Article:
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How do we use the Treasury Stock Method to calculate diluted shares?

To use the Treasury Stock Method, we first need a tally of the company’s issued stock options and weighted average exercise prices.  We get this information from the company’s most recent 10K.  If our calculation will be used for a control based valuation methodology (i.e. precedent transactions) or M&A analysis, we will use all of the options outstanding.  If our calculation is for a minority interest based valuation methodology (i.e. comparable companies) we will use only options exercisable.  Note that options exercisable are options that have vested while options outstanding takes into account both options that have vested and that have not yet vested.

Once we have this option information, we subtract the exercise price of the options from the current share price (or per share purchase price for an M&A analysis), divide by the share price (or purchase price) and multiply by the number of options outstanding.  We repeat this calculation for each subset of options reported in the 10K (usually companies will report several line items of options categorized by exercise price).  Aggregating the calculations gives us the amount of diluted shares.  If the exercise price of an option is greater than the share price (or purchase price) then the options are out-of-the-money and have no dilutive effect.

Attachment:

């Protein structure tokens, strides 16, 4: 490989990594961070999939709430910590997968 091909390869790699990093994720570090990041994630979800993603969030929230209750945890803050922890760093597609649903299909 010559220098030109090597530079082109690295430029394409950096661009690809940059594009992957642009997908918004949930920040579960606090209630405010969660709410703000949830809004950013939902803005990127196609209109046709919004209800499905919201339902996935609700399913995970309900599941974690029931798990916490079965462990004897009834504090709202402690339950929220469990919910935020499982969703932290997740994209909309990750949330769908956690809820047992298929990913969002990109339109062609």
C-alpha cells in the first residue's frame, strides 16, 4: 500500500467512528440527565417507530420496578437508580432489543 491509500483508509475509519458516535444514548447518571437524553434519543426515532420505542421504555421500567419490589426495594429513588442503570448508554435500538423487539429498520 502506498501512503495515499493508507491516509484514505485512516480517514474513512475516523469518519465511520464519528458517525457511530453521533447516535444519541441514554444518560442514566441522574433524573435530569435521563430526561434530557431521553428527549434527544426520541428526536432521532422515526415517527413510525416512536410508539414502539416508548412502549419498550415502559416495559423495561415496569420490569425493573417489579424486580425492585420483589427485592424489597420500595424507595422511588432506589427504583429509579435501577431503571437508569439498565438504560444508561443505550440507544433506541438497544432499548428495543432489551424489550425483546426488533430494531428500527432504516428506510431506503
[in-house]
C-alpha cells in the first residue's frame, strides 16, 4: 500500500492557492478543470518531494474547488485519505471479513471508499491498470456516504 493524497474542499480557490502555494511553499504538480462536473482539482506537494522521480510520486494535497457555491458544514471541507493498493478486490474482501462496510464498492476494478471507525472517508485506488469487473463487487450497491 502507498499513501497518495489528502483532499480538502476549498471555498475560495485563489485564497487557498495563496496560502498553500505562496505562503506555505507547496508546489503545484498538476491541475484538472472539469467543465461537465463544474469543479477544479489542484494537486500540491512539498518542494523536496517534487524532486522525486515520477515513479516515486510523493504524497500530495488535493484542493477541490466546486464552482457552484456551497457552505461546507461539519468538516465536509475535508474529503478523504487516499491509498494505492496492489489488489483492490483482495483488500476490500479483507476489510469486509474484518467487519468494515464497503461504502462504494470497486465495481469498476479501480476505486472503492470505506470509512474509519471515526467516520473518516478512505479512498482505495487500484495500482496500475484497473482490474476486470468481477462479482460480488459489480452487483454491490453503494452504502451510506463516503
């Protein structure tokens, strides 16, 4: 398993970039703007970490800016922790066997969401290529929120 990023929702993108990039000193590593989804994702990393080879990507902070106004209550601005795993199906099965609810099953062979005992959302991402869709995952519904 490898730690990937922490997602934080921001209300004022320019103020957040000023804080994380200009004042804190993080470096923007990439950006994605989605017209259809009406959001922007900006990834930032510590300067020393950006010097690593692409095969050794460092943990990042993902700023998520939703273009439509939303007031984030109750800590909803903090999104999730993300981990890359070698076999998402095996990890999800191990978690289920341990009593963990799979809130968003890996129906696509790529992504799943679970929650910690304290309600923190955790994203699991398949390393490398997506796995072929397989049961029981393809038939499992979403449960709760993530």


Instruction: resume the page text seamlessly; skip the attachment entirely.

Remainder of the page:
The concept of the treasury stock method is that when employees exercise options, the company has to issue the appropriate number of new shares but also receives the exercise price of the options in cash.  Implicitly, the company can “use” this cash to offset the cost of issuing new shares.  This is why the diluted effect of exercising one option is not one full share of dilution, but a fraction of a share equal to what the company does NOT receive in cash divided by the share price.

How do you calculate fully diluted shares?

To calculate fully diluted shares, we need to add the basic number of shares (found on the cover of a company’s most recent 10Q or 10K) and the dilutive effect of employee stock options.  To calculate the dilutive effect of options we typically use the Treasury Stock Method.  The options information can be found in the company’s latest 10K.  Note that if the company has other potentially dilutive securities (e.g. convertible preferred stock or convertible debt) we may need to account for those as well in our fully diluted share count.

What is the difference between basic shares and fully diluted shares?

Basic shares represent the number of common shares that are outstanding today (or as of the reporting date).  Fully diluted shares equals basic shares plus the potentially dilutive effect from any outstanding stock options, warrants, convertible preferred stock or convertible debt.  In calculating a company’s market value of equity (MVE) we always want to use diluted shares.  Implicitly the market also uses diluted shares to value a company’s stock.

How do you calculate the market value of equity?